Light has a problem with the fog. Spectrum has a problem anytime you’re around other users at that same spectrum when you get interference. Because we don’t have any spectrum bands that are pure everywhere, there’s going to always be some places where there’s going to be too much interference. And then, infrared is probably the best, it’s the same thing that’s on your remote control at your house, but that doesn’t go very far. And so, each of the three of them have an issue for cars talking to each other.

But cars talking to each other seems to be an important part of the solution because, on the DC Beltway when 30 cars ahead of you hit their brakes when they’re all communicating with each other, your car gets ready to slow down, which is way better than what you do. You don’t see it until it is only five cars, but the smart cars will say, you know, somebody hit their brakes hard, and it’ll get right back to the chain. That’s an awesome improvement safety wise.

But we need to find which one of those three to do it, and we might use multiple ones. The problem with spectrum is that the FCC already cut that spectrum in half. And so, and most of the car maker manufacturers have already abandoned that research, a few of them are still trying it, but they didn’t scream all that hard when they lost the spectrum. Now they’re off trying, light and infrared and all three of those, including spectrum, doesn’t always work.

Spectrum is probably the trickiest of the three. Radio waves have their issues, particularly when they bounce off metal cars. So, the whole issue of cars communicating with each other in real time is one of the big problems they’re having. You know, they there are people in the car industry that are saying they may not solve that till we have true AI. I think we might have just reached the limit of what computers can do.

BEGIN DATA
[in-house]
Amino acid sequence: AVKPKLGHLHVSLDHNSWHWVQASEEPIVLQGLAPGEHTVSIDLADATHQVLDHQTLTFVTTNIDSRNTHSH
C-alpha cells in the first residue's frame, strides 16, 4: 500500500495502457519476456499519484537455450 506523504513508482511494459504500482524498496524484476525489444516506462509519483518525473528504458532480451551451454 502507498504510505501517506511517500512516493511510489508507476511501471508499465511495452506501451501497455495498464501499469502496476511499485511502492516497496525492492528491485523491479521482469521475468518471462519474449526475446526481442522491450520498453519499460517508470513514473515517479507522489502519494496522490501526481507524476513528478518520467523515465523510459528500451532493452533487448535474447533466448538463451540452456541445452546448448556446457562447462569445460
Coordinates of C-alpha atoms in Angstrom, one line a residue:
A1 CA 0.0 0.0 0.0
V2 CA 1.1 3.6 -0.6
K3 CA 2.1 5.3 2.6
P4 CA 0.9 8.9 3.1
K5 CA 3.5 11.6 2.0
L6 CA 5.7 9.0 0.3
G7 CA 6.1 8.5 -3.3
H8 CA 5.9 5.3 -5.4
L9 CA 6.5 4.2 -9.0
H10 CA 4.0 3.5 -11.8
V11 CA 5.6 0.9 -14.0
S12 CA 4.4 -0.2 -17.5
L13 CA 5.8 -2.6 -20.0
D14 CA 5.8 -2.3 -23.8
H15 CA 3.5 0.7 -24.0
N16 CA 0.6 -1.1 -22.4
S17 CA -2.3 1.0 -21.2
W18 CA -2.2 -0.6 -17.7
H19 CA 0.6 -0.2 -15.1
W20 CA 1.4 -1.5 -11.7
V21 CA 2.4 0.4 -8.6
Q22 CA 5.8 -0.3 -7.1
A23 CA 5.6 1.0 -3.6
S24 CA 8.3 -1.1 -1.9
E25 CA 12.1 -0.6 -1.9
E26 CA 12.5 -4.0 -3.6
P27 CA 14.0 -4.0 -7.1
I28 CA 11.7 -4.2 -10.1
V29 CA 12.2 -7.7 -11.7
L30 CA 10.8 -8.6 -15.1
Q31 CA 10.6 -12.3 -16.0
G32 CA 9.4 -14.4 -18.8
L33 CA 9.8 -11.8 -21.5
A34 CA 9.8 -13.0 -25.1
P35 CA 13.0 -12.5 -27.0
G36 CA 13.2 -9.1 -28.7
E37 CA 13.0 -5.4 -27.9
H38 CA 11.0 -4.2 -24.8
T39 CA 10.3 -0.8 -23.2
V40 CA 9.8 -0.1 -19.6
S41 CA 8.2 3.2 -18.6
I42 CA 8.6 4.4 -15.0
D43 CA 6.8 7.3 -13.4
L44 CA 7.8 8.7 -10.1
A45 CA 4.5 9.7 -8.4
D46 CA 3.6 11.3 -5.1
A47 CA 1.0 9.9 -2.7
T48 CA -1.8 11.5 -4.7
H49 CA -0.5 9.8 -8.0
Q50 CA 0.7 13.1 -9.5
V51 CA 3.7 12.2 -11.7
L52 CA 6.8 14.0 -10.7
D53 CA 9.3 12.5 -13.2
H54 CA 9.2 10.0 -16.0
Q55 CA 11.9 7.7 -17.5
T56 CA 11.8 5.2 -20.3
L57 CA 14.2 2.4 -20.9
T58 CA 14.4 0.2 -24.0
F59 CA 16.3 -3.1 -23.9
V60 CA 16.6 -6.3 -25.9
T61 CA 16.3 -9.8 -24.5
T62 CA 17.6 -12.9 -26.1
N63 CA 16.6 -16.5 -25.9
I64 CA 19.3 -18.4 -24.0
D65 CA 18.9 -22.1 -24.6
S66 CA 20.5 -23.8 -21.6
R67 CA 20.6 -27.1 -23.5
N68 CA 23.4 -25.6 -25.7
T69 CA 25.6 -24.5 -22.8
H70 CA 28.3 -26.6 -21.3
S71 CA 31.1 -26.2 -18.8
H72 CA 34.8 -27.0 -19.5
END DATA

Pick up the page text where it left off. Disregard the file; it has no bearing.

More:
AI microchip to power autonomous cars

So, can we expect for network providers and telecoms to even play a role here?

They still have a role because what my smart car today does, when I pull into my house is connect to my Wi-Fi and I have no idea what it’s telling Subaru, I guess it tells everything I did on that trip. And so, the cars still want to communicate with the cloud, they just won’t do it in real time to make driving decisions.

You can download a cartoon for your kid to watch in the backseat while you’re driving. And so what will happen with 5G, which this function’s not enabled yet but it’s coming, is it’ll grab a giant channel and go download the movie in a minute when you have a good cell signal. But whether the cell companies can talk people into buying a subscription to do that is the big question.

The only reason they keep putting that statement is because they really want that to be a revenue stream and right now you don’t have that revenue stream. None of us are paying a cell company for our car and I don’t know what it’s going to take to get them to do that. It could come with the mobile Netflix subscription for five more dollars a month and a lot of people would buy that… but that’s not what they originally planned for 5G.

WATCH THE FULL VIDEO REPORT

Diana Blass and Jo Kassis Photo

A story by Diana Blass and Jo Kassis.

Diana is Kurrant Insights’ Editor-in-Chief and video director. She is passionate about technologies that have a real impact on people.

Jo is an IoT-focused content strategist. He creates in-depth reports to keep our readers up to date on the newest industry developments.